French Football Expressions
‘Le football’ is a classic example of ‘franglais,’ the adoption into the French language of an English term. Since the modern game of football, the sport known to most of the English-speaking world outside the United Kingdom as ‘soccer,’ originated in England, it is hardly surprising that the French seized upon this useful word instead of clumsily translating it as something like ‘ballon à pied.’
1 November 2012
French Football Expressions
In fact, talking or writing about football in French will always involve using a great deal of ‘franglais.’ ‘Le football’ is often shortened to ‘le foot,’ but should not be confused with ‘le footing’ (jogging). Other self-explanatory English football terms used in French are ‘le match,’ ‘le club,’ ‘le footballeur,’ ‘le short,’ ‘le corner,’ ‘le penalty,’ ‘le toss,’ ‘le tacle’ and ‘le dribble’; although, some of these words do have less popular French alternatives.
Anyone truly serious about acquiring French football vocabulary should consult the French page Lexique du Football, where they will find a comprehensive alphabetical list of both official and slang terms for participants, equipment, rules and the more arcane points of the game. For everyone else, the following introduction should be sufficient.
As already stated, the players can be ‘les footballeurs,’ but are also known as ‘les joueurs’ (the players). They play as part of ‘une équipe’ (a team) led by ‘le capitaine’ and coached by ‘un entraineur.’ The names for the positions on the field have changed over the years as new tactics have developed. In the modern game, the players are likely to belong to one of the following designations: un buteur (striker), un ailier (winger), un libéro (sweeper), un milieu (half) and un défenseur (defender). The only position which never changes its name is ‘le gardien de but’ (the goalkeeper). The rules of the games are enforced by ‘l’arbitre’ (the referee) and his touchline judges (‘les arbitres assistants’ or ‘les juges de touche/les arbitres de touche). The match is watched by ‘les spectateurs.’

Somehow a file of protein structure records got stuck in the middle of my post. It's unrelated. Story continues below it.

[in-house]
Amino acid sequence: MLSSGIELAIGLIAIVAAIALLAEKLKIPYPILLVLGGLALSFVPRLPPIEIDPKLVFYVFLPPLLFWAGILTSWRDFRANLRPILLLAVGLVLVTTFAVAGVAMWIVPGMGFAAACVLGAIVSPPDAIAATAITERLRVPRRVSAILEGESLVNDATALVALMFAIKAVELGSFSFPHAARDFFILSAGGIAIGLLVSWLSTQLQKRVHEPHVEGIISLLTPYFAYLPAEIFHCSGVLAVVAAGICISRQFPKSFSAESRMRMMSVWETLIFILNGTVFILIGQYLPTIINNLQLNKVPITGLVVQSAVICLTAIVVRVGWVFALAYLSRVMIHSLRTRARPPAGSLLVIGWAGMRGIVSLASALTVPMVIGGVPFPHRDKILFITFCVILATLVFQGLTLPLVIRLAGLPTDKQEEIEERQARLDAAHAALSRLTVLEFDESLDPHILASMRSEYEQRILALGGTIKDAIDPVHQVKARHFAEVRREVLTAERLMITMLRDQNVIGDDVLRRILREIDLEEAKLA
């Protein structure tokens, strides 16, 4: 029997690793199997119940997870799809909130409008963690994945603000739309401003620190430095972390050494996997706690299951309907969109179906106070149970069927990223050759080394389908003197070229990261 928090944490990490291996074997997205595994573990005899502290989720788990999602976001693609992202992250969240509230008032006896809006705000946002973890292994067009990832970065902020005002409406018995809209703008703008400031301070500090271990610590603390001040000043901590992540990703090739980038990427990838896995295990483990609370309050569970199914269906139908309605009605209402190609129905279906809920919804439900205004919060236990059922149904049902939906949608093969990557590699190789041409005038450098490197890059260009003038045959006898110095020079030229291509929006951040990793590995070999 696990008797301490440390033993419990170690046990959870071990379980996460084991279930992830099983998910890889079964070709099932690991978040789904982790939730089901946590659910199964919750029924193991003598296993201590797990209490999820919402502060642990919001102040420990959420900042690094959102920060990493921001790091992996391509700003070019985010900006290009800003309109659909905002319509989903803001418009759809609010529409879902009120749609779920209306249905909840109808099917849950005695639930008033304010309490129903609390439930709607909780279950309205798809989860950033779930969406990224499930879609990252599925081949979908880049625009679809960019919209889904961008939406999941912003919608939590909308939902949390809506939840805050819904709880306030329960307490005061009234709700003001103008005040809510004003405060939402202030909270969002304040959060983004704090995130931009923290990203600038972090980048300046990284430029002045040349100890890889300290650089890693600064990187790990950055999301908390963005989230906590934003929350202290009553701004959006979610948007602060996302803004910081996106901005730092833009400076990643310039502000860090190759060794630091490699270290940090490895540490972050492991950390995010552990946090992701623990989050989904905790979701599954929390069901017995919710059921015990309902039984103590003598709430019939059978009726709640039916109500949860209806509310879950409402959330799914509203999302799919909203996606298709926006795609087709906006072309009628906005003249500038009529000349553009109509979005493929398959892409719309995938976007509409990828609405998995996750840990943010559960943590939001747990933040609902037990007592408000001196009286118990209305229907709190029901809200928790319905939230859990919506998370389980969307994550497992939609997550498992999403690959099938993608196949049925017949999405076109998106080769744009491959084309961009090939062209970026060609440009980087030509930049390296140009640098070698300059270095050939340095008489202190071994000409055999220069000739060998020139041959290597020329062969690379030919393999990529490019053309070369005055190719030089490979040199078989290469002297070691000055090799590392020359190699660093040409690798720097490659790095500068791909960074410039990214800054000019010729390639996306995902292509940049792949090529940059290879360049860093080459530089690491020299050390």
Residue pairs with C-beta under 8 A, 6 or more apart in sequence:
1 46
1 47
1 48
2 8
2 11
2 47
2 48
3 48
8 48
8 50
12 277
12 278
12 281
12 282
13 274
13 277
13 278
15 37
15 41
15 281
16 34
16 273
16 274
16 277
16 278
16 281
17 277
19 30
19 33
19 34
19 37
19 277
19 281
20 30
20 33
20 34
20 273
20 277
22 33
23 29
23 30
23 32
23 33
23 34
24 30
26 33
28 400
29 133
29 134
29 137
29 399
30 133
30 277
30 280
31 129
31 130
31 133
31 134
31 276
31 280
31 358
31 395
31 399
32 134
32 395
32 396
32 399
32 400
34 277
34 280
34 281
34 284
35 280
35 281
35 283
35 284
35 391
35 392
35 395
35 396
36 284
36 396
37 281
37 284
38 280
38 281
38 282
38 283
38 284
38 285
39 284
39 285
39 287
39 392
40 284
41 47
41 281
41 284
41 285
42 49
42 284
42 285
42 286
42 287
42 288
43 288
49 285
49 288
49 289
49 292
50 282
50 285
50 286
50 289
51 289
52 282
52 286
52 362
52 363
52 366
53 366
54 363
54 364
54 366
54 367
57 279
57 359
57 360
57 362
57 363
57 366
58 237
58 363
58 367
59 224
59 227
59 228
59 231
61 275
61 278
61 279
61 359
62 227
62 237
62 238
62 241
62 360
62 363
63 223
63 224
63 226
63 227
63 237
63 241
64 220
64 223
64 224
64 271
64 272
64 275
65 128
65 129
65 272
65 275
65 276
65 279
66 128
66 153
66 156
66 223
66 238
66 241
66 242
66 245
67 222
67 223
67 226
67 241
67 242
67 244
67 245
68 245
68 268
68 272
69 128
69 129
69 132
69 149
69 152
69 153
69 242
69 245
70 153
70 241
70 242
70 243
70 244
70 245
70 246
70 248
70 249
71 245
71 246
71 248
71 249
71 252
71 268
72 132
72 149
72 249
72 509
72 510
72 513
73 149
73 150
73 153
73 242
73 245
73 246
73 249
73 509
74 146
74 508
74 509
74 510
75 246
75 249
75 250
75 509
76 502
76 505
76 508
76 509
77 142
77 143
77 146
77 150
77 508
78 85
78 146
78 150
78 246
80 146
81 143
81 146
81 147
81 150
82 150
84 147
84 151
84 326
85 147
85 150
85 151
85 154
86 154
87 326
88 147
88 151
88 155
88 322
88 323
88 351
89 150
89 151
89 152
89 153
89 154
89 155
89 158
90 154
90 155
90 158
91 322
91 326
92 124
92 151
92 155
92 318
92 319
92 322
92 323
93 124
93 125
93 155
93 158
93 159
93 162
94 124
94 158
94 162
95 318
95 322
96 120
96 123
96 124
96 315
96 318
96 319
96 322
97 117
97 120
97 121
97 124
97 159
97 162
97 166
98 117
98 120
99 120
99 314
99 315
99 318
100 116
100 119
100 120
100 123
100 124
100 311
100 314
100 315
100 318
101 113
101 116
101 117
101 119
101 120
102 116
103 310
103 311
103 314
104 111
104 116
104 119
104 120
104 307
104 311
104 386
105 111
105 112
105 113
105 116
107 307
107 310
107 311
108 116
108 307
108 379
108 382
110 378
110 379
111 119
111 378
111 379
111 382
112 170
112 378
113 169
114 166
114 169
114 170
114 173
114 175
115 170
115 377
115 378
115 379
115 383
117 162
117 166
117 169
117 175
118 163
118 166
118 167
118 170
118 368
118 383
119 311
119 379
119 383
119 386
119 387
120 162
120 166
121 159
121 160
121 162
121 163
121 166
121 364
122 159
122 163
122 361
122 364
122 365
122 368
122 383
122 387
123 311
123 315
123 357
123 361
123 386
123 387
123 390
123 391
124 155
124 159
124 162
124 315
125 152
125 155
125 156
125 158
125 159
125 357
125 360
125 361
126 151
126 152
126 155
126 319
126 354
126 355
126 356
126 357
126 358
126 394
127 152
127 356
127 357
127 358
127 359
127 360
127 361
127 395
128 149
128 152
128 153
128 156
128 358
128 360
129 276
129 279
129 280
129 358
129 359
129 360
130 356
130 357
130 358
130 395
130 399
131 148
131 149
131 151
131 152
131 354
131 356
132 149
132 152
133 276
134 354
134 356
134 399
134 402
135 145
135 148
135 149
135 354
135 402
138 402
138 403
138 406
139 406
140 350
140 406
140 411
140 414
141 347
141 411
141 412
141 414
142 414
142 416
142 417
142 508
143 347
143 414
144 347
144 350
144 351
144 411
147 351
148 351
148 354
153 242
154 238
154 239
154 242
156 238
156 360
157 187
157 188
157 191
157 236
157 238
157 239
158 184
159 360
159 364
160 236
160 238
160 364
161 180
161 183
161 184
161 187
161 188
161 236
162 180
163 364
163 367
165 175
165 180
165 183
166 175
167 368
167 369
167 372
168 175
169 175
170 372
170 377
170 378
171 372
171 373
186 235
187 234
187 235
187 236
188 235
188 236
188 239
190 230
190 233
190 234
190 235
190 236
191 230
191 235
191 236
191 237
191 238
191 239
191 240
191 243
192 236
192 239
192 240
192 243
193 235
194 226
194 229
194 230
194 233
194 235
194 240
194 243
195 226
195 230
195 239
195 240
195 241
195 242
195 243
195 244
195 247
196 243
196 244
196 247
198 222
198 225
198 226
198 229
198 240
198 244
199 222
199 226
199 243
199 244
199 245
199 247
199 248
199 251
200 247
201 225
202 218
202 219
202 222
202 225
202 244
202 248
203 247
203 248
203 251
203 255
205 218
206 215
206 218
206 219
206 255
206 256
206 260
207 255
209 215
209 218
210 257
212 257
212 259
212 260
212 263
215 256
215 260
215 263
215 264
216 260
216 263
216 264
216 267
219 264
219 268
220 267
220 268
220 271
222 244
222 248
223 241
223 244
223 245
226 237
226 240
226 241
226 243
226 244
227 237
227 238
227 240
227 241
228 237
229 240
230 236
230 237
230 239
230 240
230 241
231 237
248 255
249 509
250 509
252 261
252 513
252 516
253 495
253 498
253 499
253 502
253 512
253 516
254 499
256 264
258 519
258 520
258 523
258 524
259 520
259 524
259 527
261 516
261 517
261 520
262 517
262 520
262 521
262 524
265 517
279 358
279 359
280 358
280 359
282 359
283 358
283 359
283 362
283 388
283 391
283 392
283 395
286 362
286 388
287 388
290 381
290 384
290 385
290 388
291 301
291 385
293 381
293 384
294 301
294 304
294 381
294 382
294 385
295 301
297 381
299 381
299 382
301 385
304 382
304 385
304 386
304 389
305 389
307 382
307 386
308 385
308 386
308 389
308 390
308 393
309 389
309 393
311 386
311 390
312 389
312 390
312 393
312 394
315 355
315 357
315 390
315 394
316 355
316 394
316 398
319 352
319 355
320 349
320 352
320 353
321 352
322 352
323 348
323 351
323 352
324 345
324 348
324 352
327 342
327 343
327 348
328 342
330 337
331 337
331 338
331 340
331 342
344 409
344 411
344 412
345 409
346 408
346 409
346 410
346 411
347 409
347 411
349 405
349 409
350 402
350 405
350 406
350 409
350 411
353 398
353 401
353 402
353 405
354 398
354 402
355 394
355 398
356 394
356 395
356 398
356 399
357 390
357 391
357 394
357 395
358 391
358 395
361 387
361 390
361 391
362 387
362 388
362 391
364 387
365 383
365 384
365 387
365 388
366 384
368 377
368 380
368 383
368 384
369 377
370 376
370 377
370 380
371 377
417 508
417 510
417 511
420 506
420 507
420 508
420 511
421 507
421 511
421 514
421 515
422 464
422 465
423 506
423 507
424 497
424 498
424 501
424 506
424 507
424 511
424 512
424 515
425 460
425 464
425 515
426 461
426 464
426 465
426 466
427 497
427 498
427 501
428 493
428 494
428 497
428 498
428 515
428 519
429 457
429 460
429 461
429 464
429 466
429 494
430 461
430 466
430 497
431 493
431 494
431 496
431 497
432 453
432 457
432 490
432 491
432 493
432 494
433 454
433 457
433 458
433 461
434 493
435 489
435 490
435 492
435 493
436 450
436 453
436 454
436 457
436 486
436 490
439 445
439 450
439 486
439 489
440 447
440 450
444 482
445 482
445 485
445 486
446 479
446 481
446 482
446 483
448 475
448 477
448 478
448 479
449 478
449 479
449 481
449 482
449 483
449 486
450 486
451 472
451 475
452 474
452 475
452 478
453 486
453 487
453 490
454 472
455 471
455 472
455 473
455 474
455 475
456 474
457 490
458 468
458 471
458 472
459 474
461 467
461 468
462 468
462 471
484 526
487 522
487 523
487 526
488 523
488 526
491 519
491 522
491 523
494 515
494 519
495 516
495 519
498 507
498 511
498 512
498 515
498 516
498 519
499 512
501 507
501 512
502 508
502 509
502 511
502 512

The beauty of ‘le football’ is that very little equipment is required to play the game. As French Wikipedia states so eloquently, ‘Les équipements des joueurs comprennent un maillot, un short, une paire de chaussettes, des protège-tibias et des chaussures.’ (The players’ equipment consists of a jersey, shorts, a pair of socks, shin-guards and boots.) ‘Le match’ is played ‘dans le stade’ (in the stadium) ‘sur le terrain de jeu’ (on the pitch) using ‘le ballon de foot’ (soccer ball). ‘Le but’ (the goal) consists of ‘le filet’ (goal net), ‘les poteaux’ (goal posts) and ‘la barre transversale’ (the cross bar). Other noticeable post are ‘les piquets de corner’ (corner flags).
The referee has ‘un sifflet’ (a whistle),‘le carton jaune’ (the yellow card) and ‘le carton rouge’ (red card) to indicate the committing of a serious foul (‘la faute‘) or unsporting behavior (‘le comportement antisportif‘).
Playing the game
Once again, French Wikipedia summarises it perfectly: ‘Le football, ou soccer (en Amérique du Nord) est un sport collectif opposant deux équipes de onze joueurs dans un stade. L’objectif de chaque formation est de mettre un ballon sphérique dans le but adverse, sans utiliser les bras, et de le faire plus souvent que l’autre équipe.‘ Football, or soccer, as it is called in north America, is a team sport setting two teams of 11 players against each other at a sports ground. The aim of each group is to put a round ball in the opposition goal, without using the arms, and to do it more often than the other team.
The match consists of ‘deux périodes’ (two periods or halves) of 45 minutes each, punctuated by a half-time pause ‘la mi-temps.’ In the case of ‘l’égalité’ (equal scores) at the expiration of this time, the match will proceed to ‘la prolongation’ (extra time) if it is a match where a definite result is required, such as an elimination round. The referee can also decree extra time to replace ‘les arrêts de jeu’ (game stoppages) as a result of injuries or disputes. Player moves include ‘le tacle’ (tackle), ‘le dribble’ (dribbling), ‘un coup de tête’ (header), ‘une passe’ (pass), ‘une remise en jeu/une touche’ (throw in) and ‘un tir’ (shot). A successful goal is ‘un but’, but players accidentally scoring a goal against their own team have made ‘un but contre son camp‘ (own goal). Anyone who knows the rules of ‘le football’ will be familiar with ‘la règle du hors-jeu’ (offside rule), ‘un coup de pied de coin/un corner‘ (corner kick), ‘un coup franc’ (free kick) and ‘un coup de pied de réparation‘ (penalty kick).
Acquiring the vocabulary applicable to your favorite sport or hobby is an excellent way to improve your knowledge of French, since it combines pleasure with learning. With ‘le football’ you are off to a flying start because there are so many terms the French have borrowed from English. So instead of choosing to ‘chauffer le banc de touche’ (keep the substitute bench warm) leave the sidelines and ‘Paticipez au jeu!’ (Join in the game!)